Outstream advertising is relatively easily blocked by ad blockers, and more and more people are using them. This is aggravated by the sad prevalence of “malvertising,” that is to say adverts that ruin the user experience or, in the worst case scenarios, transmit actual malware onto user devices. This can also reduce your reach.

Also, the need to load both the ad and the player can slow things down. Particularly on mobile, this can result in a higher bounce rate, which can eventually push your Google ranking down. If you have outstream ads on your own web page then it is vital to ensure that you use all available tools to optimize load speed.

With advertisements embedded in apps the risk of false clicks is higher, that is of people clicking on your ad when they did not intend to and immediately backing up. You may, thus, be charged for clicks made by people who have no intention of purchasing.

Advantages of Instream Advertising

One advantage of instream advertising is that it is much less likely to be skipped by consumers. This is particularly the case for shorter ads, where people will wait them out.

Instream advertising can also be targeted fairly easily. In many ways, it works a lot like traditional TV advertising, where companies pair ads with shows based on user demographics and content. This means that in this ad format, your ad is being shown preferentially to people who are most likely to watch it.

Instream ads also don’t slow down your website (or the site you are advertising on), and thus don’t impact bounce rate. They are device-independent and can show up on desktops, laptops, mobile devices, etc.

Disadvantages of Instream Advertising

With instream advertising, advertisers often have little control over which videos their content will be placed with. In general, you are buying ad spots from a streaming company or video provider such as YouTube.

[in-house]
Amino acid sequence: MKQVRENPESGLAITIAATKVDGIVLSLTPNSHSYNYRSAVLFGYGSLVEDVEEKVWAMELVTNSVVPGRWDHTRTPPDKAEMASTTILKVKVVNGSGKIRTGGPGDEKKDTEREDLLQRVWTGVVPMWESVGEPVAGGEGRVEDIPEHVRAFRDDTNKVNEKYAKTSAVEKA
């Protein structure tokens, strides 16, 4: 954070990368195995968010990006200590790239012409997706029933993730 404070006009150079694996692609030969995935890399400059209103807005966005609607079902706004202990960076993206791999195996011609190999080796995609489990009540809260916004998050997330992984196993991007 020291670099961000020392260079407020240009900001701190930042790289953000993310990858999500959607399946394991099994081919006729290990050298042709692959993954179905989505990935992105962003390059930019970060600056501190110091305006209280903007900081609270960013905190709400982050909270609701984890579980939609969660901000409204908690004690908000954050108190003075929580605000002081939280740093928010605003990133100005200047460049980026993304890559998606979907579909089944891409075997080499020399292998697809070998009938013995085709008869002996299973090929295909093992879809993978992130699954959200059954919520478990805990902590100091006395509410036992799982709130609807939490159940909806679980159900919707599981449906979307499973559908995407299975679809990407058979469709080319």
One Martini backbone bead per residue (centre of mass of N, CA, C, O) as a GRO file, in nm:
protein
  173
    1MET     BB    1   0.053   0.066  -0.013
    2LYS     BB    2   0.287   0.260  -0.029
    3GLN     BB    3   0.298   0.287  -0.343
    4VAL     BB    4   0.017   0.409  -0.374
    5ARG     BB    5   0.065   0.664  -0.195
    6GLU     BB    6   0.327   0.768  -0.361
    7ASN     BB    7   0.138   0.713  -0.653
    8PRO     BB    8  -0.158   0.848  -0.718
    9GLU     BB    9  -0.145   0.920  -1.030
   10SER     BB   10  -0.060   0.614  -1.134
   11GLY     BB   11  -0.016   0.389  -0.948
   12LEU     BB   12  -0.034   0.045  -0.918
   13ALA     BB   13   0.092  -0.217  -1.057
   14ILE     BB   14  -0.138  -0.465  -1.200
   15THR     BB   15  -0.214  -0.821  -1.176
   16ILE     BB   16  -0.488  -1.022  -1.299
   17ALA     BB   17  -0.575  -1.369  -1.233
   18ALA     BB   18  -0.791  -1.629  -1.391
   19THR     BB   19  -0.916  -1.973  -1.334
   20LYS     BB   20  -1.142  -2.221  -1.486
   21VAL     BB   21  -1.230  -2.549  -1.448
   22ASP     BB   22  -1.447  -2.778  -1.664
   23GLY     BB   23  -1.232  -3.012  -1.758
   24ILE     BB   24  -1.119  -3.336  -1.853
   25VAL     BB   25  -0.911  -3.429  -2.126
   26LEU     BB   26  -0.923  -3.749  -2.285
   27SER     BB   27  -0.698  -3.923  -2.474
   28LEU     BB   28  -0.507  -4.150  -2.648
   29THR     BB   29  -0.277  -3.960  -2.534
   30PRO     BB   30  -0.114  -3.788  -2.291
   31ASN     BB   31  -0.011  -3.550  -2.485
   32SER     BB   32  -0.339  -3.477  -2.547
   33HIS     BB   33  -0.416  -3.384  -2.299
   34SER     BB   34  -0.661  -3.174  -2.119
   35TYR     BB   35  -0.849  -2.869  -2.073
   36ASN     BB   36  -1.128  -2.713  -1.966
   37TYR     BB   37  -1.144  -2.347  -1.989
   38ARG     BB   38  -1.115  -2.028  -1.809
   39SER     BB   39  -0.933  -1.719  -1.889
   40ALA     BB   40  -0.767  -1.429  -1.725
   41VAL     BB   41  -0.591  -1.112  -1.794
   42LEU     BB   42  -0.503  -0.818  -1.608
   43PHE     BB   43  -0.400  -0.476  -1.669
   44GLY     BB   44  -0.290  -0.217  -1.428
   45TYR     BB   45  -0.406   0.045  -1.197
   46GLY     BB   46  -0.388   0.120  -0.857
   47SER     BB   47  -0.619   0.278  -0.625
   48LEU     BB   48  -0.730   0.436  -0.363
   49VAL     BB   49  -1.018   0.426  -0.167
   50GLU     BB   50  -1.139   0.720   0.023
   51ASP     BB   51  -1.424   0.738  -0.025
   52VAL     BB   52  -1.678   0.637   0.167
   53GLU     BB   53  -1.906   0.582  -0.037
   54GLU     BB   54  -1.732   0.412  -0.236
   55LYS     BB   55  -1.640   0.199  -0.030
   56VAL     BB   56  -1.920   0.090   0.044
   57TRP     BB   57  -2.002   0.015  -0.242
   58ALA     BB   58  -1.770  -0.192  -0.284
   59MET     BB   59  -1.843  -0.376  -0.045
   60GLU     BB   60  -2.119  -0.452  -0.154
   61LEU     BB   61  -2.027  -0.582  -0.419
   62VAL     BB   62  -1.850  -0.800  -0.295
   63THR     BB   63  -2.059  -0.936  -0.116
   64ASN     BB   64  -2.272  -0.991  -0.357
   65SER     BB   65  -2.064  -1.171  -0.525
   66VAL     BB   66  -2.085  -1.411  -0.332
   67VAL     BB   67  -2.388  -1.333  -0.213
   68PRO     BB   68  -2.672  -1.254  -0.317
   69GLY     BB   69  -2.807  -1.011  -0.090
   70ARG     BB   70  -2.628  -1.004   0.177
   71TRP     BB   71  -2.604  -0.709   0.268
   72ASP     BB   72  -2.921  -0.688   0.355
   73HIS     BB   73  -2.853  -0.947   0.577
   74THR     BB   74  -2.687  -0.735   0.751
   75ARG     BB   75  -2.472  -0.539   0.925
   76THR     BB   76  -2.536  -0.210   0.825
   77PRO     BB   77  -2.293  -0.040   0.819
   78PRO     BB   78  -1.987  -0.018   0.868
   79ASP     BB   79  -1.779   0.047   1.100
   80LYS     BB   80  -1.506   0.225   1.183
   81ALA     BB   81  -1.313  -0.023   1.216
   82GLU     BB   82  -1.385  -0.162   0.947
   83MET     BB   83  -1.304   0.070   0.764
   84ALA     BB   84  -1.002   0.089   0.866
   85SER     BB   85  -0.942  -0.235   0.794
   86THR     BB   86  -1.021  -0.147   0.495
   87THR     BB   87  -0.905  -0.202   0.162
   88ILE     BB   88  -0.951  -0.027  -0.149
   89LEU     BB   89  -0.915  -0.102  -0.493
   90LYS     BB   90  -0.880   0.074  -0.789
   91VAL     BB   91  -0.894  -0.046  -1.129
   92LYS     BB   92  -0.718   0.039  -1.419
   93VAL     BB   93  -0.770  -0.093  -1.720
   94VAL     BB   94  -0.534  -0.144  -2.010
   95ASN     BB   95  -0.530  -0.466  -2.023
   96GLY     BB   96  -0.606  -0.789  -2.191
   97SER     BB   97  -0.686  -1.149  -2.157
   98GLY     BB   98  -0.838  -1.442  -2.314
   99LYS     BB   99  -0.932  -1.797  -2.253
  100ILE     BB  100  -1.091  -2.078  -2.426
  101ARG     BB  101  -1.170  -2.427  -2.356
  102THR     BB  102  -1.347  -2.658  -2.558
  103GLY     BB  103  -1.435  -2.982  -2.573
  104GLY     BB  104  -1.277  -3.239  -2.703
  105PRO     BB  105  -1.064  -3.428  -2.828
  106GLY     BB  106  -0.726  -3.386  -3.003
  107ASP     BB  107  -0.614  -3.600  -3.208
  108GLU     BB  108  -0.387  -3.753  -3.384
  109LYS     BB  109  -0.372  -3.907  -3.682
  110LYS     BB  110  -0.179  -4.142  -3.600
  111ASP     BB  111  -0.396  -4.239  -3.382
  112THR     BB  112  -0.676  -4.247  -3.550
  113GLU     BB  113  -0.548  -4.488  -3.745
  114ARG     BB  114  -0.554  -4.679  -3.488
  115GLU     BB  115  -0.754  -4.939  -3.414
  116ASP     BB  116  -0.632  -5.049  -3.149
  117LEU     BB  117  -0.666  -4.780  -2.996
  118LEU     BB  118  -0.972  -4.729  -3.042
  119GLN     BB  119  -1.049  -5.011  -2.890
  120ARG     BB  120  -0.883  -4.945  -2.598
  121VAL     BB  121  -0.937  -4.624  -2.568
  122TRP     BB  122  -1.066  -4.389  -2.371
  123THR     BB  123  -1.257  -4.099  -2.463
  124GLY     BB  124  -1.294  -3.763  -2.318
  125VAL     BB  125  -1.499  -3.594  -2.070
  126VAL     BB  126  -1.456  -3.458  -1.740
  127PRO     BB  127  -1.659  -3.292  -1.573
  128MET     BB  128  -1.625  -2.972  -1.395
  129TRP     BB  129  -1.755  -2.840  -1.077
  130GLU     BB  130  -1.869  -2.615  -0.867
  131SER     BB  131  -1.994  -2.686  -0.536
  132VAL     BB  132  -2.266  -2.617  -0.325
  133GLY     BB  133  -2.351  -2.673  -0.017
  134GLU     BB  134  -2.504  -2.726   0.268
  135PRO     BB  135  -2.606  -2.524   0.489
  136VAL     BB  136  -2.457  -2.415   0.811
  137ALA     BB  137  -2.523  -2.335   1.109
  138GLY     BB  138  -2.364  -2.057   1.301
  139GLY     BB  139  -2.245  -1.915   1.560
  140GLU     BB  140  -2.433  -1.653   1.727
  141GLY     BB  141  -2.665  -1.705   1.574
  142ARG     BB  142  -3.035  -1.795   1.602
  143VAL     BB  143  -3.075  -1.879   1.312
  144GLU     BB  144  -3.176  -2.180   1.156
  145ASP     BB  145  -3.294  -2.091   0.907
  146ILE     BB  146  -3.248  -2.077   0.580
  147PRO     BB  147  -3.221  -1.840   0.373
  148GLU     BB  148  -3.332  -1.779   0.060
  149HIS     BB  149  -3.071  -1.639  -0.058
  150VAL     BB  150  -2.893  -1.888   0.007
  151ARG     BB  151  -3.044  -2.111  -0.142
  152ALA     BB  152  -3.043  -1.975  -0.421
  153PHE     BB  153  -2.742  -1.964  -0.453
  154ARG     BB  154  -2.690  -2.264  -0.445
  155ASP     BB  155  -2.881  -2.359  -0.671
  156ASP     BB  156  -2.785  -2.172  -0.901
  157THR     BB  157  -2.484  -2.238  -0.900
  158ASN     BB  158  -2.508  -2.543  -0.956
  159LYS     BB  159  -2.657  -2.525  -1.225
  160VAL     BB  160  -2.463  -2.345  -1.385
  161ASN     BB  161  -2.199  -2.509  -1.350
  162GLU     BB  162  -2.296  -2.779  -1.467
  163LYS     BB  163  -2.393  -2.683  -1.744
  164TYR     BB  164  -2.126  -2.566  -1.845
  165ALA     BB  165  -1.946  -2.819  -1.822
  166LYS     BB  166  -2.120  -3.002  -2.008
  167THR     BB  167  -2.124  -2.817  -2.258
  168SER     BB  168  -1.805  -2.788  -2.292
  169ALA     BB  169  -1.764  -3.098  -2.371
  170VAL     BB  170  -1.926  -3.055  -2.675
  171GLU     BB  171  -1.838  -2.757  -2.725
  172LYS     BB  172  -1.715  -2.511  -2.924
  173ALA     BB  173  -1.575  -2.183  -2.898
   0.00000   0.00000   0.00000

This means that your ad might be placed with content that is irrelevant or, worse, does not fit your values as a company. Conflict often develops when advertisers push for content that aligns with their values. Consumers are also less than thrilled when they are “fed” an ad which does not match their values. This can also be true on social media, but less so as people can readily block irrelevant ads.

Platforms often have formatting requirements, and these can be different, forcing you to make multiple versions of the same ad to post in different places.

Finally, people who are waiting to watch a video are much less likely to click on your ad, which reduces direct conversions. (The same, however, is also true of outstream ads placed within mobile apps).

What Parts Of Your Strategy Benefit From Outstream and Instream Advertising?

Ultimately, you should consider both kinds of digital advertising for your company’s portfolio.

Outstream advertising is good to potentially drive conversions, although less so when buying ad spots inside an app. Outstream video can also be used to enhance your own website with additional content that helps it look authoritative and improve Google ranking.

As people rarely click on instream ads, they are best as part of a brand awareness campaign. While people might not click, they may well start to build associations between your brand and the content they are consuming. Be aware that those associations are often outside your control.

Your video campaigns should use both outstream and instream advertising to get the best effect. It’s advisable to keep instream ads very short (30 seconds or less) so they are less likely to be skipped. Outstream ads can often be longer, but require care to keep them from being blocked.

Understanding the difference between outstream and instream advertising can help you come up with a good digital advertising strategy and use both to their full effect. Outstream tends to drive more conversions, while instream is excellent for ongoing brand awareness.